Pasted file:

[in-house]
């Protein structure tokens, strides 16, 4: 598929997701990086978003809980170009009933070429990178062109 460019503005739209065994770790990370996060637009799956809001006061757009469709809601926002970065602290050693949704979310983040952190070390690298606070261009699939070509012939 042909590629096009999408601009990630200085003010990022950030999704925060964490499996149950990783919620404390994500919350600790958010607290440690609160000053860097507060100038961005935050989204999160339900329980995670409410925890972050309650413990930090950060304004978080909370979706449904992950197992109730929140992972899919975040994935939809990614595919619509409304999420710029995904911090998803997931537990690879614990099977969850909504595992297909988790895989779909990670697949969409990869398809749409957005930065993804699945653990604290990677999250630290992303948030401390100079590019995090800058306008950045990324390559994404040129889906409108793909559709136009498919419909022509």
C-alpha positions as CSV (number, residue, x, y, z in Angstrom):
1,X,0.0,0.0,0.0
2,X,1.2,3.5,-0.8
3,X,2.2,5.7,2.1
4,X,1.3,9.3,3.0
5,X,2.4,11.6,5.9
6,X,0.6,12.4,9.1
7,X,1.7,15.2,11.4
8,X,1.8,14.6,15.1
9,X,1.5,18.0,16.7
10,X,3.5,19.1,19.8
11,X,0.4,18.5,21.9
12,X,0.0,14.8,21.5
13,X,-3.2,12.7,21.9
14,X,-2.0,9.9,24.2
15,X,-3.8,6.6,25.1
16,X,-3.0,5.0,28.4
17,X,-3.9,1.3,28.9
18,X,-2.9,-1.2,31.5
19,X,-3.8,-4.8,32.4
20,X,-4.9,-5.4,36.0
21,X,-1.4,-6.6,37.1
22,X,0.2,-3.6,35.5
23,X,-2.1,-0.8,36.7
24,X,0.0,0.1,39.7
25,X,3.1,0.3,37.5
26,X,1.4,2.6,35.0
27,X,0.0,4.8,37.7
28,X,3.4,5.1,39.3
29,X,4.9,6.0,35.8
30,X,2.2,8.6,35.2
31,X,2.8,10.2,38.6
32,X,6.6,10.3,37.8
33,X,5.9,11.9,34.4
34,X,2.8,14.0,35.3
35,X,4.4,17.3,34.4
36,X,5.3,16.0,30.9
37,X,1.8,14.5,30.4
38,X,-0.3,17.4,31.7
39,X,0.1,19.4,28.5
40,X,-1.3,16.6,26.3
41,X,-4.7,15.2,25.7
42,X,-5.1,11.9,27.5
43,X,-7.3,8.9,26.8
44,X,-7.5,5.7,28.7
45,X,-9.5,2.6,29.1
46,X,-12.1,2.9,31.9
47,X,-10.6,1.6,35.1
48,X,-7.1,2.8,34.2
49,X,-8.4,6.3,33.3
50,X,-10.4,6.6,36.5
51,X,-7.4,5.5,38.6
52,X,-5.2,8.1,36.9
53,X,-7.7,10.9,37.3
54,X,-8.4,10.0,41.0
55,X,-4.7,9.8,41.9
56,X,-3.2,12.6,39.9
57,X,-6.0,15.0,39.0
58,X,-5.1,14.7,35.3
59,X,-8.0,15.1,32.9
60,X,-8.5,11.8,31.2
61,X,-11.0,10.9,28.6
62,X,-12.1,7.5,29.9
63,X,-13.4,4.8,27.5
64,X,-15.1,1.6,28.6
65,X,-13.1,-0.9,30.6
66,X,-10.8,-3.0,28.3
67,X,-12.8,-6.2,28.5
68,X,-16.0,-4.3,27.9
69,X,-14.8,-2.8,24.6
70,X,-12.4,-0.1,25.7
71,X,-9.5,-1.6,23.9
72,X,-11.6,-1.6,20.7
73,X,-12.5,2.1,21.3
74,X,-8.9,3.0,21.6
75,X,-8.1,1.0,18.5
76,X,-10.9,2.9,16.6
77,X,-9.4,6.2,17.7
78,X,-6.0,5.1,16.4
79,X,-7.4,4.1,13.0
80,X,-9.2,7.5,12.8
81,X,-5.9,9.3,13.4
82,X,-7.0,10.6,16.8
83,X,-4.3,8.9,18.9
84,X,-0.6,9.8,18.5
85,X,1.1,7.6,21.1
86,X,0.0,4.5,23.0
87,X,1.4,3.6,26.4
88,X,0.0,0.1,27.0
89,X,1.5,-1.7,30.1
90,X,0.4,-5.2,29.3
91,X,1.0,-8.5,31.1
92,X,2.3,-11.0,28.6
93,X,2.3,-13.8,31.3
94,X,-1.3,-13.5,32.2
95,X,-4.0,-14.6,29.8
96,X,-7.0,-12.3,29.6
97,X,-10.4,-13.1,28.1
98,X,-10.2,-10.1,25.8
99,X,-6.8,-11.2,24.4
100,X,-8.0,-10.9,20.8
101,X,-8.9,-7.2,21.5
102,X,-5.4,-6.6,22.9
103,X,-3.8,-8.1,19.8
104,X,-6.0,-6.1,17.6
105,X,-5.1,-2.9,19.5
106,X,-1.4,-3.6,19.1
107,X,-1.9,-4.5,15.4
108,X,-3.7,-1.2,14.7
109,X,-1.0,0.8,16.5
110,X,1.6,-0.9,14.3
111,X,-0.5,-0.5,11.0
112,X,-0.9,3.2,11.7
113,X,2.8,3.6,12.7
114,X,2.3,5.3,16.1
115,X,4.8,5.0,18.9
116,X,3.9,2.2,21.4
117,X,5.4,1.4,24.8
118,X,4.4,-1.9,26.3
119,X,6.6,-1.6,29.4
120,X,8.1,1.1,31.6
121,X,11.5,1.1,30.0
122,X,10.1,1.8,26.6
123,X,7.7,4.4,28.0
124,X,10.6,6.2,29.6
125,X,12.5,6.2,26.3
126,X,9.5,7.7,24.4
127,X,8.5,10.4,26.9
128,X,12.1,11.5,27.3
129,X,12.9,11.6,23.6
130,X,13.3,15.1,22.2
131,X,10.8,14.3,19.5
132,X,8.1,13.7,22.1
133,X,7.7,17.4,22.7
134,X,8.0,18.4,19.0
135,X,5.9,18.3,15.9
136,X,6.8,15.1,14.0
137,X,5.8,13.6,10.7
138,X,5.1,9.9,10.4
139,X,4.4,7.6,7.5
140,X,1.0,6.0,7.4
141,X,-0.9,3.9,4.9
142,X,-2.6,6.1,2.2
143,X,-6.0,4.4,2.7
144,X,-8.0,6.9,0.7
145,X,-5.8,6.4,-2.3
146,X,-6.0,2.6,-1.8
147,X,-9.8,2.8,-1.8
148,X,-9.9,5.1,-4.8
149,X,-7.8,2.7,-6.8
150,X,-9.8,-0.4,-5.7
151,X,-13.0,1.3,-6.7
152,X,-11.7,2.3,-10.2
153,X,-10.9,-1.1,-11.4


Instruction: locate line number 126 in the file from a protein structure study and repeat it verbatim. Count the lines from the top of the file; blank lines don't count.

123,X,7.7,4.4,28.0